Inflation or rather not

This post from JCW appears to take most of its data from here but draws a weird conclusion about inflation.

The basket of goods listed aren’t easy to compare with current prices except when they are fairly generic (e.g. “Kellogs Corn Flakes 3 Pkgs” doesn’t say the size of the packets). I picked four examples though (eggs, bacon, spinach, bananas) to do a rough comparison of the cost proportional to US average wage. Wright gives the 1931 average wage as $1,850 and I got the 2020 average wage as $55,628.60 from here Median wage would have been better but I went with what I was given.

GoodUnit1930’s2020’s%of av wage 1930’s%of av wage 2020’s

All four were relatively cheaper now than then. Which isn’t surprising because they are all the kinds of goods produced at a more industrial scale now than then.


8 responses to “Inflation or rather not”

  1. Relative prices over the course of decades is interesting for economic historians, but hardly likely to make most people feel better off now. If I could afford to put petrol in my car last month, but can’t now then I feel like my economic situation has gotten worse regardless of whether or not my gran could afford bananas.

    Liked by 1 person

  2. It doesn’t look to me that affordability is of any great interest to them. As far as I can tell, inflation (especially if tolerated or managed as policy) is bad in and of itself.

    Store Of Value is one of the uses of money, so to an extent I can see where they’re coming from, but putting it above the various other concerns strikes me as quite perverse.

    I used to regularly see The Only Libertarian In Scotland down the pub. He has – or had, perhaps I should say, as I haven’t had this conversation with him in a while – a similar opinion on the terrible effects of Debauching The Currency.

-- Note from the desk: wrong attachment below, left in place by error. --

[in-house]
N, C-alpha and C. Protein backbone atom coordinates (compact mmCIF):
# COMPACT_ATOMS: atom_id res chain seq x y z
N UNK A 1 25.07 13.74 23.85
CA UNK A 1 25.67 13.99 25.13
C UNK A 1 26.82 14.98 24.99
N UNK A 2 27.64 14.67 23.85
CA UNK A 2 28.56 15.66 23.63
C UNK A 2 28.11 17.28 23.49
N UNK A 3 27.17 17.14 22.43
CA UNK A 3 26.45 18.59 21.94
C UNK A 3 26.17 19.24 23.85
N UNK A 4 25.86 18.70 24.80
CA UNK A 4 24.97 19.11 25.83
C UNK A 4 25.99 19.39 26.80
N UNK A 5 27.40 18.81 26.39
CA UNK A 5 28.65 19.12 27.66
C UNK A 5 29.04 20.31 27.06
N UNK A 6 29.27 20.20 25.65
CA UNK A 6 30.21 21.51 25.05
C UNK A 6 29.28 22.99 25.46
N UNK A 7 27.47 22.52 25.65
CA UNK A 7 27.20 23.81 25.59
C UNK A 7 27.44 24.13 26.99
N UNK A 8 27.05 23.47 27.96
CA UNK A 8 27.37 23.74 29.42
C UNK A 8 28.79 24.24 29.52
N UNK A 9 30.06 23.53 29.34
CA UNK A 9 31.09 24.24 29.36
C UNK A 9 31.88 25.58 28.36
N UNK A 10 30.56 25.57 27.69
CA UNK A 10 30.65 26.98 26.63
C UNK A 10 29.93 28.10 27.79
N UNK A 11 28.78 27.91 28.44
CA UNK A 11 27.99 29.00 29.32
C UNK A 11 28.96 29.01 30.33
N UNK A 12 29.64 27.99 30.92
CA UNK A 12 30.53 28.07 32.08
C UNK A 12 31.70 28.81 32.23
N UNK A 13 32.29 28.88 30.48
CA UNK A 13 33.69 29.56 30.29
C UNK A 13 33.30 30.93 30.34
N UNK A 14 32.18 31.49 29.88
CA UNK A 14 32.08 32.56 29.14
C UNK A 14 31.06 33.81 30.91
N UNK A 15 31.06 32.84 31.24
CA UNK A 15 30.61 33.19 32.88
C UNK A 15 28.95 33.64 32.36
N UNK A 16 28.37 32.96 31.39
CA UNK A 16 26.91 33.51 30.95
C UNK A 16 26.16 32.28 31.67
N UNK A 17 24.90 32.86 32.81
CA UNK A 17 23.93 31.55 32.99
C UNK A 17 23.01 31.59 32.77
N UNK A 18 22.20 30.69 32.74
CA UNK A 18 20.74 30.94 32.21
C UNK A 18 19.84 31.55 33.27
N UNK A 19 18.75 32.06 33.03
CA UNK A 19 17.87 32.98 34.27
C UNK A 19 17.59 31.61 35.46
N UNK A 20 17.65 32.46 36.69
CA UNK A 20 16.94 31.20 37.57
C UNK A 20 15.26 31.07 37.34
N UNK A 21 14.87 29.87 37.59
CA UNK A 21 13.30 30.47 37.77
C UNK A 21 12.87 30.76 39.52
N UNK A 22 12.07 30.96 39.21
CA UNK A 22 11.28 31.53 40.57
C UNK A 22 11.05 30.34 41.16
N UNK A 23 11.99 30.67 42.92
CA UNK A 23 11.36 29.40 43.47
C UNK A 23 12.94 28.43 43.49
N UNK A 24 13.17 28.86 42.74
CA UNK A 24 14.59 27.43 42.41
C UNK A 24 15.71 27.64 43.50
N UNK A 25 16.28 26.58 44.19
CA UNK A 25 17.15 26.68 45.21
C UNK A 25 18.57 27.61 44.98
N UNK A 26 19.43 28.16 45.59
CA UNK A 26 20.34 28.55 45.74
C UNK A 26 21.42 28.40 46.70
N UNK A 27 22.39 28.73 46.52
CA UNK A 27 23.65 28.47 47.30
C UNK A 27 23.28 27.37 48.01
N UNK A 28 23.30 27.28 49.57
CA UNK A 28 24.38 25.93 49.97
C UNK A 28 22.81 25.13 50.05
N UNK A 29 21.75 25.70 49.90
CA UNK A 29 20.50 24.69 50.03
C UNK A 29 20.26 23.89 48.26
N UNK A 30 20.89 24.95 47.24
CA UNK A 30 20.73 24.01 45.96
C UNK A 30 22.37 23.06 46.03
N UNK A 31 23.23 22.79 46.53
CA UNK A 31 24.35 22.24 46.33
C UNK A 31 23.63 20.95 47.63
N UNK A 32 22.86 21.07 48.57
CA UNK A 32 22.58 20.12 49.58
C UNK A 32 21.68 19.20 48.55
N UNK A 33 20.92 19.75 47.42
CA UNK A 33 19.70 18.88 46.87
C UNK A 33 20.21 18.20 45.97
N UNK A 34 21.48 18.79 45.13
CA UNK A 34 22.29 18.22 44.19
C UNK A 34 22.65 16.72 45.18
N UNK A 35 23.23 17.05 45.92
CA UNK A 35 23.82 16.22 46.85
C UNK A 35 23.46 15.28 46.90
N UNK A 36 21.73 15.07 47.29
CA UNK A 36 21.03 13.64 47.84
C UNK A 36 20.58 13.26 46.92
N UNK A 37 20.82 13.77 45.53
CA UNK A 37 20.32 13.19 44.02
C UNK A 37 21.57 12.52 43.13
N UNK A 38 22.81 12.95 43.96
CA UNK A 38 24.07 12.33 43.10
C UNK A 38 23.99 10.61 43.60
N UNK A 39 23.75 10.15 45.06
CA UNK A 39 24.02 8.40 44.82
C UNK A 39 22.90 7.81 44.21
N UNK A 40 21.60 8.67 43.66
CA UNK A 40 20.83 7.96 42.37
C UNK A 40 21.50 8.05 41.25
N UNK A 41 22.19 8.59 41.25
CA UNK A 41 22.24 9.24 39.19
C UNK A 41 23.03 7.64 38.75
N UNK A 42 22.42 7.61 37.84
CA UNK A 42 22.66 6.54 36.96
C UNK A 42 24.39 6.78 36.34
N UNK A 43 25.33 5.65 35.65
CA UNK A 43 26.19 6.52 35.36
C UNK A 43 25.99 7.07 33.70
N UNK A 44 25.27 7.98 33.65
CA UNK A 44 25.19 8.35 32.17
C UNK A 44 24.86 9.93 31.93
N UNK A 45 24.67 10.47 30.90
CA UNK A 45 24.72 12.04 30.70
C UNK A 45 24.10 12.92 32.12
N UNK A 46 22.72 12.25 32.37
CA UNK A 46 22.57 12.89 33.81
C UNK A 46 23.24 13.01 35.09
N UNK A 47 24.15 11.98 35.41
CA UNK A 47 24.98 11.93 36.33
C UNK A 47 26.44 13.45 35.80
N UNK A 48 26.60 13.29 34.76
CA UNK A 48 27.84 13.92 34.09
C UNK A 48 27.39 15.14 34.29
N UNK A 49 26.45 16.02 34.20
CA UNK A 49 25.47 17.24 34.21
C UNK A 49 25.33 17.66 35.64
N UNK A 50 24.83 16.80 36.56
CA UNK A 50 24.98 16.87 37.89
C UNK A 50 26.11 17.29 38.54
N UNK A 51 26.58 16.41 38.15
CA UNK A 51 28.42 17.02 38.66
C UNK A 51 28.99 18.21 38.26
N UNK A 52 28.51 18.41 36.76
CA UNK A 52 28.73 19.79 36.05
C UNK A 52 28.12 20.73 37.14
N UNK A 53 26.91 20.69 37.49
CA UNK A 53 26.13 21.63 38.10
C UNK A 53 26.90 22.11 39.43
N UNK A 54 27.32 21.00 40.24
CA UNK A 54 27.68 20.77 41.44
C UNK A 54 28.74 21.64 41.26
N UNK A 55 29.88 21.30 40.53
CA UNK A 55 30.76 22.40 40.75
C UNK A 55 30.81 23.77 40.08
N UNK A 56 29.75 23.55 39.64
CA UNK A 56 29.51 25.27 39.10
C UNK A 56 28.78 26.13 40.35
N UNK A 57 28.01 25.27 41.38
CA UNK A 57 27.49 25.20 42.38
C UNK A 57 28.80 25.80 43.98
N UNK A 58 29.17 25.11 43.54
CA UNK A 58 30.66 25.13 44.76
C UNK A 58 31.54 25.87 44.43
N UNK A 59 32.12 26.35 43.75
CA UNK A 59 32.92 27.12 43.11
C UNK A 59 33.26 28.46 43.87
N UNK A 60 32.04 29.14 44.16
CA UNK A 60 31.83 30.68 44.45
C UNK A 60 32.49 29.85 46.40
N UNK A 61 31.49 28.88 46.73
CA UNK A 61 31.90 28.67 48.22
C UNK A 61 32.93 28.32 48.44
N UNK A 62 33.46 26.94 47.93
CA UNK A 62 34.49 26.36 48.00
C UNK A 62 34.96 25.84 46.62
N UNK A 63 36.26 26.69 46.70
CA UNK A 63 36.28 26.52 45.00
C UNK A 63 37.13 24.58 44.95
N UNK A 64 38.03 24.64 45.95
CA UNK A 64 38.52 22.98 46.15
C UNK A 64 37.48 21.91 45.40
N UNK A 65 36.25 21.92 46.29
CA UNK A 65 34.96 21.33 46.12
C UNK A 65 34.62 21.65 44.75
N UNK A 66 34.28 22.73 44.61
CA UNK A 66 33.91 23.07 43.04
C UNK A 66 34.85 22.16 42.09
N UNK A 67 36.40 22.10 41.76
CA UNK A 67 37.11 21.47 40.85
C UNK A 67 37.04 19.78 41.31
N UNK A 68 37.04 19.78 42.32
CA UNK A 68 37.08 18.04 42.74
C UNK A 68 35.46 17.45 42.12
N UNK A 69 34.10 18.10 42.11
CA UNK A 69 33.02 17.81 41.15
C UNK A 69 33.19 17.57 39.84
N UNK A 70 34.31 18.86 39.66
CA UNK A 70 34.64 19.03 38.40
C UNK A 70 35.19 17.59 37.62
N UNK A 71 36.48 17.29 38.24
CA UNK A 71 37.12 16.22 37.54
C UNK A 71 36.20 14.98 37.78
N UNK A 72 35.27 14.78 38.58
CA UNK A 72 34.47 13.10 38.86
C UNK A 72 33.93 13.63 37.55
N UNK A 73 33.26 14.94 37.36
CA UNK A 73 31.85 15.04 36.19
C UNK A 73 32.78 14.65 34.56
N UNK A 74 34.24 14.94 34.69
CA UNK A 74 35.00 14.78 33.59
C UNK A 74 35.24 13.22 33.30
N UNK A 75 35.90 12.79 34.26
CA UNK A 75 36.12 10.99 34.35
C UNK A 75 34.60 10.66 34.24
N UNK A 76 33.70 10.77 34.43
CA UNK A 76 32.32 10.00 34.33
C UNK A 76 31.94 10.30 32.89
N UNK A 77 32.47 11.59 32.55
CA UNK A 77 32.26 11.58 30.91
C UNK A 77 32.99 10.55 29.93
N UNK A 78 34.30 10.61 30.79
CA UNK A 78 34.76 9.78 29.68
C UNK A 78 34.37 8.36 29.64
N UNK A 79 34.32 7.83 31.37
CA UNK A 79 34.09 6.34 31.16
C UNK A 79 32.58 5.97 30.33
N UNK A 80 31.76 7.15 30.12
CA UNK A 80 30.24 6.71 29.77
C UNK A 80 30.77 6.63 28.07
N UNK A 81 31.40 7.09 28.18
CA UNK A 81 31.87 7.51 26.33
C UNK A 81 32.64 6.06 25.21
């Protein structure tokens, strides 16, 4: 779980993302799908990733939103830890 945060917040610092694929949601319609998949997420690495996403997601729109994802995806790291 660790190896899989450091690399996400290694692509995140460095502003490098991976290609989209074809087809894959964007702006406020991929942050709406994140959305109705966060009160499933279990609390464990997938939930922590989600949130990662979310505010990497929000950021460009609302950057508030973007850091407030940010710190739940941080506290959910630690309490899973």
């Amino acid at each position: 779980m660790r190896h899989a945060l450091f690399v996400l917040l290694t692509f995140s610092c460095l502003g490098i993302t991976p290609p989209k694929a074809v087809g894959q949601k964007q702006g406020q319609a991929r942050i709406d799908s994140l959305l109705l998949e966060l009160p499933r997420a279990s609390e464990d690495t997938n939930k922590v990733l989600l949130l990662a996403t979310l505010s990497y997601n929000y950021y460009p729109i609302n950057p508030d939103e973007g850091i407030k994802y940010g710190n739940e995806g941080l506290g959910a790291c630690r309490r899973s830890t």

Liked by 2 people

  3. We lived with extraordinarily high inflation in Brazil during the late 1980s. Since my salary went up in line with the latest figure every six months the immediate personal economic impact wasn’t that bad – although we very quickly lost all sense of ‘the value’ of e.g. a bag of oranges. Or a car. There was also an explosion of financial devices designed to help the likes of me preserve their savings, such as ‘overnight’ investments shifting our cruzados across time zones. What’s bad about inflation of course (or at least one of the things that’s bad about it) is the loss of purchasing power – such devices militated that, again when it came to the likes of me, but were not available for the less fortunate. In the end radical steps had to be taken to end the spiral.

    Liked by 1 person

  4. JCW ought to be old enough to remember the worldwide stagflation of the 70s, plus the delightful scramble to get gasoline in 1973-4. Long lines, alternate days, and Mom bribed our local guy (who was named Nick [you guessed it] the Greek) with baked goods so we could get an extra gallon here and there, or sneak in when it wasn’t our day. A proud family tradition, since she and her mom had done that during WWII (though the baked goods were fancier in 1973).


    • I particularly remember the last part, because I was in charge of keeping an eye on the cakes/pies/cookies as we sat in the line, listening to boring old peoples’ AM radio and doing homework, while smelling fumes and said baked goods.
      (Mom always had one for us at home, of course, but STILL!)


  5. We have two factors currently causing inflation:

    1) Covid — supply chain problems continue, partly due to the loss of workers from covid death, covid illness, long covid, retirement and quitting dangerous work made worse by covid.

    2) Price Gouging — by the corporate heads to play with stock prices and tax evasion and rake in record profits, which they are hoarding, using for stock buy backs and not investing in improving the supply chain, improving salaries and work conditions to attract more workers, etc. They are quite happy to hike prices artificially and let people suffer in hopes of less liberal governments being elected in the countries where they do business and keeping the dependence on fossil fuels continuing. Then they blame it on workers wanting better salaries and benefits, etc.

    Whenever a government rattles a sabre at them for the price gouging, threatening legal action, the prices magically drop for a bit in that country and then they see if they can raise them again. Russia’s actions and the ensuing embargo also have had an effect on supply chains, but a lot of it is still companies using Russia’s war as an excuse to hike prices again.


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